Lauren Yates's interaction with Kim Addonizio's What Is This Thing Called Love.
What Is This Thing Called Love
In twelfth grade, I took Creative Writing as my elective. My teacher ran red lights in his boxy, little Jeep, drawing cars to a screeching halt. His breath smelled like stale coffee. A single booger always hung from his nose. My mother said he looked “trapped in the eighties,” which had ended almost twenty years prior. His favorite color was eggplant, but he would have crossed out “eggplant” in red pen and written “aubergine.”
In class, this teacher showed us Billy Collins’ “Paradelle for Susan.” He explained that Billy Collins invented the paradelle as a parody of the villanelle. With the paradelle, Collins remained so loyal to the form, that several lines in the poem did not make grammatical sense. This was jab at young poets that follow every rule of writing formal poetry at the expense of the poem’s quality.
Inspired by Billy Collins, I wrote my own response to the paradelle that I called a “miradelle.” If Billy Collins could write a parody of a villanelle (a paradelle), then I could write a mirror of a paradelle (a miradelle). I proudly submitted my assignment and awaited my teacher’s comments.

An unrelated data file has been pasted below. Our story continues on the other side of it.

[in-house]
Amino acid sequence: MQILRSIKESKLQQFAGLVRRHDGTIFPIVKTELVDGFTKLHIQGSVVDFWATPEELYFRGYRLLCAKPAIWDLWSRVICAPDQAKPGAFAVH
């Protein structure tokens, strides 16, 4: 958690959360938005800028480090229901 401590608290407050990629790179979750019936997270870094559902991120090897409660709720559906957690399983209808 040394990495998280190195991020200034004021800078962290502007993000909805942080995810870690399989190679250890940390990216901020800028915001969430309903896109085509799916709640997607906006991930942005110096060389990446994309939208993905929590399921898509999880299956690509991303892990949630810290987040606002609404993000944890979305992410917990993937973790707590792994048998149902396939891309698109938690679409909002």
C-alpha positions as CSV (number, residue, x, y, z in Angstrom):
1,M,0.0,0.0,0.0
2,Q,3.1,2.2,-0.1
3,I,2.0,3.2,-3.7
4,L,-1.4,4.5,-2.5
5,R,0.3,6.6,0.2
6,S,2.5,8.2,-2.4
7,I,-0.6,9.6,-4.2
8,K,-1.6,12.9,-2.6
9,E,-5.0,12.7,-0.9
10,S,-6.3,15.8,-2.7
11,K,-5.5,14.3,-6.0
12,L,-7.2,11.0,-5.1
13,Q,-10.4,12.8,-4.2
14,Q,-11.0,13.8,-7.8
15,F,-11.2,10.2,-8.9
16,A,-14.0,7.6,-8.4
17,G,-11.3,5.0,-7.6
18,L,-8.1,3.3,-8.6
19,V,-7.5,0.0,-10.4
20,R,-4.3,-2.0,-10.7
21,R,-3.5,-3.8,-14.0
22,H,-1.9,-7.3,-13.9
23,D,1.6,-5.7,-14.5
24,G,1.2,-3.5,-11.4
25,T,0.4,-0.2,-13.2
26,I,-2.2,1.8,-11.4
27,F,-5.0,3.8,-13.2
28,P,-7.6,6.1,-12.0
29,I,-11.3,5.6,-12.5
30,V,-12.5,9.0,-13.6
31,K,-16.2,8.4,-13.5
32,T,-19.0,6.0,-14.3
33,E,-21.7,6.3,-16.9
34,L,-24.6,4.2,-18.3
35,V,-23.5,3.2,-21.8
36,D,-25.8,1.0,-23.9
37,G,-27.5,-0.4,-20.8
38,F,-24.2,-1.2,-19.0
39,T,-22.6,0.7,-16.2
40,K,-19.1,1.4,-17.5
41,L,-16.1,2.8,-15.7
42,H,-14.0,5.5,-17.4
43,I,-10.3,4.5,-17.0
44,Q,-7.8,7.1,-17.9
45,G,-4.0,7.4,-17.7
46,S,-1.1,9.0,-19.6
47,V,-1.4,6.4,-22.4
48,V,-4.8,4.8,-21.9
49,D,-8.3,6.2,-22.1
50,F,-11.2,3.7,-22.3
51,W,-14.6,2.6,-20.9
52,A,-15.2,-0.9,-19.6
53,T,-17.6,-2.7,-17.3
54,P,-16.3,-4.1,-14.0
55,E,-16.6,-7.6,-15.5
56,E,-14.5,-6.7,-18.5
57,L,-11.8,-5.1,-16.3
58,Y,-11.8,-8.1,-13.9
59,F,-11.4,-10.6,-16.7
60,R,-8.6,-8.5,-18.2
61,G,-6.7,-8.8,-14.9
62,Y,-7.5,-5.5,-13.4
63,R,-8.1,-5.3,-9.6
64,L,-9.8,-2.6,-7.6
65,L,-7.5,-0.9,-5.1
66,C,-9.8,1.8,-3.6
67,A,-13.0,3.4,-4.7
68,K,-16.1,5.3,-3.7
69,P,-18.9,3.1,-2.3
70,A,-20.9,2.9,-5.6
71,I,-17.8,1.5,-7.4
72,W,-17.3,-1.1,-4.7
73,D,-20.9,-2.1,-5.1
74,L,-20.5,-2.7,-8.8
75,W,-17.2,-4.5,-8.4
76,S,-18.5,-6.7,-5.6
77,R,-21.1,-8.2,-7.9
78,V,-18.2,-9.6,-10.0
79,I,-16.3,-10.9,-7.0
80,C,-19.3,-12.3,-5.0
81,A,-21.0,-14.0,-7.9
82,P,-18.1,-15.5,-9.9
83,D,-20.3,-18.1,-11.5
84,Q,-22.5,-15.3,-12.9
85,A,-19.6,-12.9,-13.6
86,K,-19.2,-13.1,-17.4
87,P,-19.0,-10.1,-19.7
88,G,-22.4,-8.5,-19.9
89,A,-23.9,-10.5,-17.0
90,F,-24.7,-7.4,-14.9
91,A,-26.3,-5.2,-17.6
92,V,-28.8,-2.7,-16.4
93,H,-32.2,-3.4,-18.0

When I got my assignment back, my teacher had marked up the grammatical errors. He missed the entire point, even though he was the teacher. That was the moment I began to see through him. How he had kissed my cheek when I asked him to be my advisor. How he had rubbed my shoulders in a meeting with my peers and his colleagues. I was seventeen. What was his excuse?
My freshman year of college, we were assigned to write a sonnenizio. My professor read “Sonnenizio on a Line from Drayton” from Kim Addonizio’s collection What Is This Thing Called Love. After class, I tried to find the source of Drayton’s first line: “Since there’s no help, come let us kiss and part.” I accidentally typed “William Drayton,” instead of Richard, and got pages of hits on Flava Flav.
Instead of a sonnet, I took the first line of my sonnenizio from Meshell Ndegeocello’s album The World Has Made Me the Man of My Dreams. I repeated the word “man” like a prayer. Kim Addonizio said the sonnenizio tackles the impossibility of everlasting love. When I handed in the poem, I miswrote the date as 1/4/08, as if I were still seventeen.
At seventeen, Kim Addie learned that her grandparents had shortened their last name from “Addonizio” to “Addie” after immigrating from Italy. She then changed her name back to its full form.
I have always admired people with nicknames as first names. After fifty-five years, my grandfather thought my grandmother’s nickname was her full name. Sometimes Kim is simply a Kim, and not a Kimberly. What is this thing called love? Less about power, more about fit.
An ongoing conversation between writers and the text that they're reading.